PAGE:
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Treating Sleep Apnea with Oral Surgery

Treating sleep apnea with oral surgery may not be the first thing you think of when you’re looking for answers, but it can be one of the most effective ways to say goodbye to sleep apnea for good. In fact, sleep_apnea_oral_surgerymany people who suffer from sleep apnea find themselves surrounded by a team of medical professionals,
which includes their primary physician, dentist, ENT, a sleep specialist, and an oral surgeon.

The Role of the Oral Surgeon in Sleep Apnea Treatment

Many treatment options for Obstructive Sleep Apnea (OSA), which is caused by airway obstructions, are just that: treatment options. They don’t fix the underlying cause of the problem; they treat the symptoms. Treating sleep apnea with oral surgery is different. Oral surgery can actually remove the cause of the sleep apnea.

Oral surgeons work on much more than teeth. They also perform surgery on the mouth and jaws and treat disorders like TMJ, cleft palate and lip, facial reconstruction, dental implants, and even the removal of facial tumors and cysts. This knowledge and experience makes oral surgeons the perfect choice for treating sleep apnea.

Treatment Options

Sleep apnea can be treated several different ways with oral surgery. The underlying cause and the severity of your problem will determine which option is right for you.

  • Genioglossus Advancement (GGA) tightens the front tongue tendon, which helps keep your tongue forward when you sleep so it cannot obstruct your airway. GGA is usually performed in conjunction with another procedure like Hyoid suspension or UPPP.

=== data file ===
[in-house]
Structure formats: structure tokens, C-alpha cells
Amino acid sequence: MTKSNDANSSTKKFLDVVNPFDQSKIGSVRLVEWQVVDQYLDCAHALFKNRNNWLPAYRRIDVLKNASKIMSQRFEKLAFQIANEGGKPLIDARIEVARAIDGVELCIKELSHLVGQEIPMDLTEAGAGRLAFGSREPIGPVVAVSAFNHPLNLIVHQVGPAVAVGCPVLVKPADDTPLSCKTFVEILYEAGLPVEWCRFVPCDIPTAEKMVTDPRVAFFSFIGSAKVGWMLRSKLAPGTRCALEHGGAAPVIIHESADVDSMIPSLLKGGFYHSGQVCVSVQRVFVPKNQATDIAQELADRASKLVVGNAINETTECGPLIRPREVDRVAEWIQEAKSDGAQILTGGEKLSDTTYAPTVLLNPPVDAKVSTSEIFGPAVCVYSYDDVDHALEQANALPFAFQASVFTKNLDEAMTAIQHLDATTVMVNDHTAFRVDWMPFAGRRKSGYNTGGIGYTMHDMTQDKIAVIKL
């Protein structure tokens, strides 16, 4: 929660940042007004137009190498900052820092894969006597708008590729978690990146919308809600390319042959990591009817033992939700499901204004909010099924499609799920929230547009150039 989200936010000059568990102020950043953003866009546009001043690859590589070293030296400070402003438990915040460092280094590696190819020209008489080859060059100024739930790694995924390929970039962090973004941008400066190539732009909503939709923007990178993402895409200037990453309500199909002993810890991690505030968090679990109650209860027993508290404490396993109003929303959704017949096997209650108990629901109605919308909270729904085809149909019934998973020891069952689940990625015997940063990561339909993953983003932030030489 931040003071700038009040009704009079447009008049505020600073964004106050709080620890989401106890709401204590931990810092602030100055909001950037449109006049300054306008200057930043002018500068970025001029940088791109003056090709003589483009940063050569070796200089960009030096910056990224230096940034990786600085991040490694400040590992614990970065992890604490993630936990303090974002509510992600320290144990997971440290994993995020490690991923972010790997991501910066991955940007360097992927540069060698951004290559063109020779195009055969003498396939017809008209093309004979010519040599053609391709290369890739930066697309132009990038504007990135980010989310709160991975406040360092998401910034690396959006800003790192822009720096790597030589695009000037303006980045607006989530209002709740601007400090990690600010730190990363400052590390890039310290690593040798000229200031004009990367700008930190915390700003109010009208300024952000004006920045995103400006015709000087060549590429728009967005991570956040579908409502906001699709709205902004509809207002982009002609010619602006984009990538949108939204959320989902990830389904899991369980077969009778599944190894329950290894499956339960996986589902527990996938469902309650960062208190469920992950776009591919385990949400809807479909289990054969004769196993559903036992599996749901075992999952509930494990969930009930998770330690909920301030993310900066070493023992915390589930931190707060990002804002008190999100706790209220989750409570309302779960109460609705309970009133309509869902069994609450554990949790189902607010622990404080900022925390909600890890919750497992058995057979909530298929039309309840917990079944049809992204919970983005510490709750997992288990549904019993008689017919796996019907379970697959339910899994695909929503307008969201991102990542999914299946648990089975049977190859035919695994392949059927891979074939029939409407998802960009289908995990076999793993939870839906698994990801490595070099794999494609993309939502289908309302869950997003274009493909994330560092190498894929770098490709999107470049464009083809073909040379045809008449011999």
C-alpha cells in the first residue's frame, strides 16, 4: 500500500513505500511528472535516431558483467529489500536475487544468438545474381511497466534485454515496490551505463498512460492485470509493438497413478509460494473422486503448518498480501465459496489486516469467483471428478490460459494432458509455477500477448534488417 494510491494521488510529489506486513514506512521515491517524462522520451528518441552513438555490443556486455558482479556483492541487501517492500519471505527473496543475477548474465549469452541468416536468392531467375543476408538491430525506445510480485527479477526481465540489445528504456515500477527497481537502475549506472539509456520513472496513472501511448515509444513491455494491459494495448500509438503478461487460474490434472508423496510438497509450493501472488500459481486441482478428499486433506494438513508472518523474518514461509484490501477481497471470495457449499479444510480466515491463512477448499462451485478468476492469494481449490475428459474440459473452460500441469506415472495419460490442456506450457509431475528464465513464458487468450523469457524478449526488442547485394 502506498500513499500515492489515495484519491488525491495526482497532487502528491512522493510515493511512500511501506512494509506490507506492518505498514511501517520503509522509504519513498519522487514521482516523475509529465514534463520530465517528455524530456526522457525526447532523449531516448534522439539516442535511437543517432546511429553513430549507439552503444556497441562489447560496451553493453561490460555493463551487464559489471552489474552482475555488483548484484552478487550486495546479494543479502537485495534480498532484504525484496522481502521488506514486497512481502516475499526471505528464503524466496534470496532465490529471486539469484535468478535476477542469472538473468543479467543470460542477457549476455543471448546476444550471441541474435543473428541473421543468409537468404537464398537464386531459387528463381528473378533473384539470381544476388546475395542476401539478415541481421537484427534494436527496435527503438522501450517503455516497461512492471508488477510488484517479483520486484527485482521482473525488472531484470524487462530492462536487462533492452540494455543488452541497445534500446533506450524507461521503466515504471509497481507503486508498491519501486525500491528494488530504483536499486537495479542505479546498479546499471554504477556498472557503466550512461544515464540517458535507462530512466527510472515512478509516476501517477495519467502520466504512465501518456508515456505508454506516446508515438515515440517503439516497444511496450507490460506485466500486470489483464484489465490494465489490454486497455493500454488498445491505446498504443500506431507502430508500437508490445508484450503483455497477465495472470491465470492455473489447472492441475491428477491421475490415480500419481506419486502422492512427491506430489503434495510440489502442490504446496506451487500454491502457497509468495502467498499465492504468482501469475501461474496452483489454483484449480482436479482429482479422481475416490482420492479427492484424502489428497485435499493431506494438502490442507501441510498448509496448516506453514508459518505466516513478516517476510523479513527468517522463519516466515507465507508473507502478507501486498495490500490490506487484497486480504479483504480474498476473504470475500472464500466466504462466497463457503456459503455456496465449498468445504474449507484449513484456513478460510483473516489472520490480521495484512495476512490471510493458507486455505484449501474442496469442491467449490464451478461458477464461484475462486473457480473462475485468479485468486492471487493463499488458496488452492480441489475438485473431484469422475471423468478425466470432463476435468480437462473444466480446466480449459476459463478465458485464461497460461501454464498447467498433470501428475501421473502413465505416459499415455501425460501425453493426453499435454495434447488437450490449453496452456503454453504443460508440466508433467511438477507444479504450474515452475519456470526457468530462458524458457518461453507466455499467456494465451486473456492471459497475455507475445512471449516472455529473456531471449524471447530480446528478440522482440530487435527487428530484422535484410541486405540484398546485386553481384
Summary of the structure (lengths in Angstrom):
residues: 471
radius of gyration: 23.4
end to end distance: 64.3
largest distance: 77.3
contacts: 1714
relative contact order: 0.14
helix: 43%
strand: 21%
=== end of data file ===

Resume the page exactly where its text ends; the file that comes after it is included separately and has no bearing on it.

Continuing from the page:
• Hyoid Suspension secures the hyoid bone to the thyroid cartilage and stabilizes the airway.
  • Maxillomandibular Advancement (MMA) repositions the upper and lower jaws, chin and soft tissues forward to open up the airway.
  • Uvulopalatopharyngoplasty (UPPP) shortens and stiffens the soft palate by partial removal of the uvula and reduction of the edge of the soft palate.

Non-surgical treatment is available, too. These are most effective in patients with mild to moderate sleep apnea and may include dental, lower jaw adjustment, or oral devices. Some fit inside the mouth, others fit around the chin and head. These appliances are not a permanent fix for the problem, however, since as soon as you stop using them, the problem will reappear.

Treating sleep apnea with oral surgery is not possible for every patient, but it can be a very effective method for certain individuals. Arrange a consultation with a surgeon at Oral & Facial Surgery of Utah to find out if you are a candidate for treating sleep apnea with oral surgery.

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